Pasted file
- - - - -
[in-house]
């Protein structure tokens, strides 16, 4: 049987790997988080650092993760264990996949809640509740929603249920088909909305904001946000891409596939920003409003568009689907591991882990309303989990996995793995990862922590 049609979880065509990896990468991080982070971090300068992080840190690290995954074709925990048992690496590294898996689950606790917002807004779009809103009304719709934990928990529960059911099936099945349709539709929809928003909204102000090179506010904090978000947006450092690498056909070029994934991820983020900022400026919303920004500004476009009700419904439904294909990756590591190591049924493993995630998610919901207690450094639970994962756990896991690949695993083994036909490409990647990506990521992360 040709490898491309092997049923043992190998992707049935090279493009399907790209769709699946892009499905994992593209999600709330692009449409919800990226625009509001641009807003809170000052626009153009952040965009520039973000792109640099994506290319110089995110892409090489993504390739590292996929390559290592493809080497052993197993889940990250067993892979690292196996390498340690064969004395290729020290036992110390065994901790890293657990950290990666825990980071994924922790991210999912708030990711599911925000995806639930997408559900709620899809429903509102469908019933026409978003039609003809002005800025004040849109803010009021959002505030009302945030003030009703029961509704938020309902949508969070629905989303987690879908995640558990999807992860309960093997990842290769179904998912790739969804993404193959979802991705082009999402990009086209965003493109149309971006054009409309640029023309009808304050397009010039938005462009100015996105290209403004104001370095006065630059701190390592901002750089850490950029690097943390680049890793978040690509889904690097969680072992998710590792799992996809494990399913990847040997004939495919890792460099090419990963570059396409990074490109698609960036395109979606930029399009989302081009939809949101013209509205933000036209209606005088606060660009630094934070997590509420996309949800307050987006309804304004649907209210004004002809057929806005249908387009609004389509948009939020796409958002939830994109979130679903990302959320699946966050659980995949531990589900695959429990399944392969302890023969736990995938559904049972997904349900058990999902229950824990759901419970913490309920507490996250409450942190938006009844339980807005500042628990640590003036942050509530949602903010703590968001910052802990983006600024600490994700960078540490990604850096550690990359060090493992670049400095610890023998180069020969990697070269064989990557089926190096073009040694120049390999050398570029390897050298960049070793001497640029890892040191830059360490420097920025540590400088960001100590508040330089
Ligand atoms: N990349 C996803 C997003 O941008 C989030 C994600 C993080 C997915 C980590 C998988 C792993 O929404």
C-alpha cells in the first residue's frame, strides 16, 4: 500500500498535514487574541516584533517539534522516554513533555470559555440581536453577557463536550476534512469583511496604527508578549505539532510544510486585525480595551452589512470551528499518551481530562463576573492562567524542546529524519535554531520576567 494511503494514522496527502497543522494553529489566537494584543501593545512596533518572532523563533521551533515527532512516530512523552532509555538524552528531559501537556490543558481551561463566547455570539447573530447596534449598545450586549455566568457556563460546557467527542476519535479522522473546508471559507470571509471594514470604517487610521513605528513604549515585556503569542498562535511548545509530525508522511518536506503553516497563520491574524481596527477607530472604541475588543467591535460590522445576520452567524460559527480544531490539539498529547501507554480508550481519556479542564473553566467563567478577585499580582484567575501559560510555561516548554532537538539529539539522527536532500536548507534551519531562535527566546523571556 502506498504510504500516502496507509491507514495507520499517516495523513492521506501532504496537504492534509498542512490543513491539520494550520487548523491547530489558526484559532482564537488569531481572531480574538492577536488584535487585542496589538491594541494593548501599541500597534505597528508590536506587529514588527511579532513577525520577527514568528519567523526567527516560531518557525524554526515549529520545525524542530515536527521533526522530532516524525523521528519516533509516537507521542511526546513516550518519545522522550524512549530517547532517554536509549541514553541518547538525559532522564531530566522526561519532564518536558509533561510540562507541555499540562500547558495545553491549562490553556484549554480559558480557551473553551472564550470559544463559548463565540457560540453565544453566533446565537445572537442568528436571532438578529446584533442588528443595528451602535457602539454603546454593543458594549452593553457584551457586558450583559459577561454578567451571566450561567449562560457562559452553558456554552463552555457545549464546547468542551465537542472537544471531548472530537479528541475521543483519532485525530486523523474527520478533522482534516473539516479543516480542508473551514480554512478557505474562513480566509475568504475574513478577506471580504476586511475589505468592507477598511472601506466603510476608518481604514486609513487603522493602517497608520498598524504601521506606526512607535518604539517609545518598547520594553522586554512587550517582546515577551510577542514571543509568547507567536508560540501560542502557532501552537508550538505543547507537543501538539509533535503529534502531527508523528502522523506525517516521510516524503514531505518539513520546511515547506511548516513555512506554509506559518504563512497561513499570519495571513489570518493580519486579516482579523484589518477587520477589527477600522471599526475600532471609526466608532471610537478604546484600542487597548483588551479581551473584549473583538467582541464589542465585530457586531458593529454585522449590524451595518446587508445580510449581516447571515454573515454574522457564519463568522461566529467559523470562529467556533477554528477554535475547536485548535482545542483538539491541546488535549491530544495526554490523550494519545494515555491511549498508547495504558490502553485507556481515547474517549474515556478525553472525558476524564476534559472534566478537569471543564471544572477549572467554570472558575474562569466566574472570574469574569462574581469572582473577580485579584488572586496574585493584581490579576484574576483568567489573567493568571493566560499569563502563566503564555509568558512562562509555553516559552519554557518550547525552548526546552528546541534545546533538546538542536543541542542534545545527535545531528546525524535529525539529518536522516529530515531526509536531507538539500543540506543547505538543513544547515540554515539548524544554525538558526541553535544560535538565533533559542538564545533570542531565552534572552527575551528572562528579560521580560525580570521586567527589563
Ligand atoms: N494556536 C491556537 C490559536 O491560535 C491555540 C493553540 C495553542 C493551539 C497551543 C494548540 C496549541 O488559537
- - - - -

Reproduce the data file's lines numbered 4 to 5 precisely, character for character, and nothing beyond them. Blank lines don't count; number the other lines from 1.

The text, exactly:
C-alpha cells in the first residue's frame, strides 16, 4: 500500500498535514487574541516584533517539534522516554513533555470559555440581536453577557463536550476534512469583511496604527508578549505539532510544510486585525480595551452589512470551528499518551481530562463576573492562567524542546529524519535554531520576567 494511503494514522496527502497543522494553529489566537494584543501593545512596533518572532523563533521551533515527532512516530512523552532509555538524552528531559501537556490543558481551561463566547455570539447573530447596534449598545450586549455566568457556563460546557467527542476519535479522522473546508471559507470571509471594514470604517487610521513605528513604549515585556503569542498562535511548545509530525508522511518536506503553516497563520491574524481596527477607530472604541475588543467591535460590522445576520452567524460559527480544531490539539498529547501507554480508550481519556479542564473553566467563567478577585499580582484567575501559560510555561516548554532537538539529539539522527536532500536548507534551519531562535527566546523571556 502506498504510504500516502496507509491507514495507520499517516495523513492521506501532504496537504492534509498542512490543513491539520494550520487548523491547530489558526484559532482564537488569531481572531480574538492577536488584535487585542496589538491594541494593548501599541500597534505597528508590536506587529514588527511579532513577525520577527514568528519567523526567527516560531518557525524554526515549529520545525524542530515536527521533526522530532516524525523521528519516533509516537507521542511526546513516550518519545522522550524512549530517547532517554536509549541514553541518547538525559532522564531530566522526561519532564518536558509533561510540562507541555499540562500547558495545553491549562490553556484549554480559558480557551473553551472564550470559544463559548463565540457560540453565544453566533446565537445572537442568528436571532438578529446584533442588528443595528451602535457602539454603546454593543458594549452593553457584551457586558450583559459577561454578567451571566450561567449562560457562559452553558456554552463552555457545549464546547468542551465537542472537544471531548472530537479528541475521543483519532485525530486523523474527520478533522482534516473539516479543516480542508473551514480554512478557505474562513480566509475568504475574513478577506471580504476586511475589505468592507477598511472601506466603510476608518481604514486609513487603522493602517497608520498598524504601521506606526512607535518604539517609545518598547520594553522586554512587550517582546515577551510577542514571543509568547507567536508560540501560542502557532501552537508550538505543547507537543501538539509533535503529534502531527508523528502522523506525517516521510516524503514531505518539513520546511515547506511548516513555512506554509506559518504563512497561513499570519495571513489570518493580519486579516482579523484589518477587520477589527477600522471599526475600532471609526466608532471610537478604546484600542487597548483588551479581551473584549473583538467582541464589542465585530457586531458593529454585522449590524451595518446587508445580510449581516447571515454573515454574522457564519463568522461566529467559523470562529467556533477554528477554535475547536485548535482545542483538539491541546488535549491530544495526554490523550494519545494515555491511549498508547495504558490502553485507556481515547474517549474515556478525553472525558476524564476534559472534566478537569471543564471544572477549572467554570472558575474562569466566574472570574469574569462574581469572582473577580485579584488572586496574585493584581490579576484574576483568567489573567493568571493566560499569563502563566503564555509568558512562562509555553516559552519554557518550547525552548526546552528546541534545546533538546538542536543541542542534545545527535545531528546525524535529525539529518536522516529530515531526509536531507538539500543540506543547505538543513544547515540554515539548524544554525538558526541553535544560535538565533533559542538564545533570542531565552534572552527575551528572562528579560521580560525580570521586567527589563
Ligand atoms: N494556536 C491556537 C490559536 O491560535 C491555540 C493553540 C495553542 C493551539 C497551543 C494548540 C496549541 O488559537